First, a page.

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Tsunami will vary from 7 feet to 1.2 feet in Southern California

The latest estimates released Friday morning from the National Weather Service suggested the sea level rise on the California coast due to the devastating Japan earthquake will vary significantly.

According to a bulletin from weather service, tsunami wave height will top 7 feet at Port San Luis Harbor in Central California but less than 2 feet in Santa Barbara, Malibu and San Pedro.

The waves will hit the central coast around 8 a.m. and Orange and San Diego counties about 45 to 50 minutes later. Officials don't expect major coastal flooding but said the waves could create unusual and potentially dangerous currents that could last several hours.

Photos: Scenes from the 8.9 magnitude earthquake and its aftermath

"Santa Barbara officials issued a statement warning an "increased level is anticipated to be approximately one to three feet at Santa Barbara. Of equal concern is the significant currents and dangerous ocean conditions. All persons are directed to remain out of the water. North of Point Conception, [authorities have] directed that all persons be directed away from any low-lying areas; this includes county parks."

Videos of the earthquake

Here are the latest estimates:

MORRO BAY  3.9 feet

PORT SAN LUIS HARBOR 7.1

PISMO BEACH  2.4

SANTA MARIA 3.3 

SANTA BARBARA  1.6

CARPINTERIA  1.6 

VENTURA  2.9 

MALIBU 1.2 

SANTA MONICA  2.8 

REDONDO BEACH  2.1 

SAN PEDRO HARBOR  1.3 

HUNTINGTON BEACH  2.3

RELATED:

Tsunami warning includes Hawaii

Magnitude 8.9 earthquake rocks Japan

-- Shelby Grad and Andrew Blankstein

 
Comments () | Archives (4)

Be wary of the left-wing mafia and their "statistics" and "conclusions." Waves of all different sizes have come to Southern California for a long, long time. It's the natural fluctuation of "wave-y-ness," if you will. It's crazy talk to think of something happening clear on the other side of the world effecting us. "Scientists" just looking for another governement hand-out/grant.

Thank you L.A. Times!

Wow, Doug, wow.

Oh boy, Doug. Okay, you poor thing. Let's think back to your childhood. When you were a kid, did you throw a rock in a pond ever? Remember all the ripples that occurred? That's what happens in an earthquake in the ocean. The earth plates slip, and a bunch of water is displaced, very much like when you throw a stone in the water. Water gets displaced. The energy of the molecules rolls through the water, and it ripples. Only ... it ripples on a larger scale. The tsunami is a series of those ripples hitting the shore. The energy is so strong, it travels across the ocean and hits shores in other parts of the world. That does happen, all the time, in these circumstances. This is nothing new nor is it political. It's called Nature.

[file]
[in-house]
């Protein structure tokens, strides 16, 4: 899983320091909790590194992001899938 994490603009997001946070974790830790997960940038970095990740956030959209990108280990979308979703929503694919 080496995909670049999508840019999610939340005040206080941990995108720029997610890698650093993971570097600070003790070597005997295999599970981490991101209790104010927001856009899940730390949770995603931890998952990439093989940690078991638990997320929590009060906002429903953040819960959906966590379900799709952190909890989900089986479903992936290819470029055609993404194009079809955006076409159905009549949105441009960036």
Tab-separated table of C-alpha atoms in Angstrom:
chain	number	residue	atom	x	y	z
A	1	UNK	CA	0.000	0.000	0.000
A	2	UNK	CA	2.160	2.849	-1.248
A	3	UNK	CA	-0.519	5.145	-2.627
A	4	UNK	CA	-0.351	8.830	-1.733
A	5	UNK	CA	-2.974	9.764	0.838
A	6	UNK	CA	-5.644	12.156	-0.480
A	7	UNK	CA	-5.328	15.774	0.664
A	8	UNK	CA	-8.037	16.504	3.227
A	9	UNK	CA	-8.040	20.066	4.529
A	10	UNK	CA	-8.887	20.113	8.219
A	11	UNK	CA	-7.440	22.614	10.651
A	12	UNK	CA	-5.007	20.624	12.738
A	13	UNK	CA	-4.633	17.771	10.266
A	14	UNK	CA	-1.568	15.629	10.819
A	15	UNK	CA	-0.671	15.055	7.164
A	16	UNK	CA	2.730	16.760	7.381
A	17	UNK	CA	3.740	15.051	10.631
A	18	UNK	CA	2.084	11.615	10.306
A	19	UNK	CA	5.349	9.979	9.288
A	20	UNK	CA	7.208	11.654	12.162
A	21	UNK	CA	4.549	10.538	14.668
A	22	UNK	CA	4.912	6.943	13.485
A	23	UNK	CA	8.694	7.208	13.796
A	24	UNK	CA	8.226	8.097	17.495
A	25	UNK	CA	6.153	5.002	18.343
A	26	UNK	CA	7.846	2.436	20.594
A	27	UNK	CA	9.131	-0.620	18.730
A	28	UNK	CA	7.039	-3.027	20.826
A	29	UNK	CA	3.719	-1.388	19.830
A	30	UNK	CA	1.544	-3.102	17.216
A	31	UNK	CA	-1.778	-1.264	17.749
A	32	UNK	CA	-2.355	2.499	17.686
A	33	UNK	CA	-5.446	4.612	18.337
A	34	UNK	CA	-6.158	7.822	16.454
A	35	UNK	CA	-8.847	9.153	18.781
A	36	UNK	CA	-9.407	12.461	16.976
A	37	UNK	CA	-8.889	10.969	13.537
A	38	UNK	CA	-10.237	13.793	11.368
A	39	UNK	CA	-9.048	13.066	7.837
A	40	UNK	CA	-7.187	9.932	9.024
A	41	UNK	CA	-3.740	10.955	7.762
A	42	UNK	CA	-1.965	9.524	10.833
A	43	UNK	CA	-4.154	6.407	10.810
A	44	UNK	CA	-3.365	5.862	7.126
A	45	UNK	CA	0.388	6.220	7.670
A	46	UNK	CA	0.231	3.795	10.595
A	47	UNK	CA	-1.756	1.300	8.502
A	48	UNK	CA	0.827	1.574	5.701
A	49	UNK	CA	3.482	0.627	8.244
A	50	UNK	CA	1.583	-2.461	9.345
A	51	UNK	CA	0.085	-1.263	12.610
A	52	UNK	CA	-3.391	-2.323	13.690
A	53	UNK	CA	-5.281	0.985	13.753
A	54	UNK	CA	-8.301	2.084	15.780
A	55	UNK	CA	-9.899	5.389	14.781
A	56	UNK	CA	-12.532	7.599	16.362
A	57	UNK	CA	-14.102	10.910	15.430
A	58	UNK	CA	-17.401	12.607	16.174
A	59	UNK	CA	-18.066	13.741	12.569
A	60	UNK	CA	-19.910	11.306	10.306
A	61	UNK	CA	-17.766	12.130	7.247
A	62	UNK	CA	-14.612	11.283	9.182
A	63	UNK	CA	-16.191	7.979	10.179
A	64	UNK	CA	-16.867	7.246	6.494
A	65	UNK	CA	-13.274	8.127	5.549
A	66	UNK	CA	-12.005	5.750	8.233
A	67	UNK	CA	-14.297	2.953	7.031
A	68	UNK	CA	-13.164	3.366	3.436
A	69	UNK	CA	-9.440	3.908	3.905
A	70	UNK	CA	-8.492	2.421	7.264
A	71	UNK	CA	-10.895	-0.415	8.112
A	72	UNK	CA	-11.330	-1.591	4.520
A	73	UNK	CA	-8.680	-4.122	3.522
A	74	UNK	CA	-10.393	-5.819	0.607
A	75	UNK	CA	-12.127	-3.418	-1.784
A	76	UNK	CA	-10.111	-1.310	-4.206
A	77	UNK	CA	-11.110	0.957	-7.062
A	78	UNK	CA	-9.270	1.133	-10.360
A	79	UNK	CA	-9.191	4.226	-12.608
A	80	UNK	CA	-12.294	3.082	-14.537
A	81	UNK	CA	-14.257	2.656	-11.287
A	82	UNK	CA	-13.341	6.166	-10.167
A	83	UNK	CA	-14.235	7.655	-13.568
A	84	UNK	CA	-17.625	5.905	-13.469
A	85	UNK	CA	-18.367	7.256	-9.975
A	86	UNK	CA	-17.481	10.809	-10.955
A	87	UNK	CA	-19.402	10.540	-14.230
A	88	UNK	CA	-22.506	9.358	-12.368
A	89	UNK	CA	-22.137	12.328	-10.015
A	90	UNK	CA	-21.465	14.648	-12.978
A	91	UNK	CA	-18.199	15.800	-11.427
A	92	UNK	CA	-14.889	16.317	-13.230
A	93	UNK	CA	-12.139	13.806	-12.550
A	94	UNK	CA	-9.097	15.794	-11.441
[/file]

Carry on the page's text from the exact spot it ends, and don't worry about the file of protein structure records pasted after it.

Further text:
Right now, on the California coast, Crescent City, which is prone to getting the brunt of these tsunamis, is damaged. Their harbor is in bad shape. You can go here to see this:

http://www.kget.com/news/local/story/Noon-update-Damage-reported-as-tsunami-hit/l1OnGKtd7E6d21F3HW4oHQ.cspx

So, that actually happened. It's real. It's not a "liberal" plot by scientists. The study of tsunamis has gone on for many, many years.

Also, all scientists are not liberal, I'm sure. That's silly. Why would they be? You are being foolish, and you look uneducated, which is troublesome for you, I'm sure. I would suggest, instead of popping on the television to Fox News, that you open a book and study earthly events. There are a lot of books on earthquakes and tsunamis and other natural phenomenon that are excellent. It's interesting to read and to see. Not to experience, of course, but that happens, too, as I'm sure you'll realize when you read the news or even if you turn on the Weather Channel. The citizens of Crescent City are not part of some liberal plot to fool people about earthly events. That's insane.

Also, there is no such word as "wave-y-ness." It's "waviness." Oh, and it's "affecting" not effecting. Not that my sentence structure is perfect, I'm sure, as I often write in incomplete sentences. Still, it's good to review one's words.


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L.A. Now is the Los Angeles Times’ breaking news section for Southern California. It is produced by more than 80 reporters and editors in The Times’ Metro section, reporting from the paper’s downtown Los Angeles headquarters as well as bureaus in Costa Mesa, Long Beach, San Diego, San Francisco, Sacramento, Riverside, Ventura and West Los Angeles.
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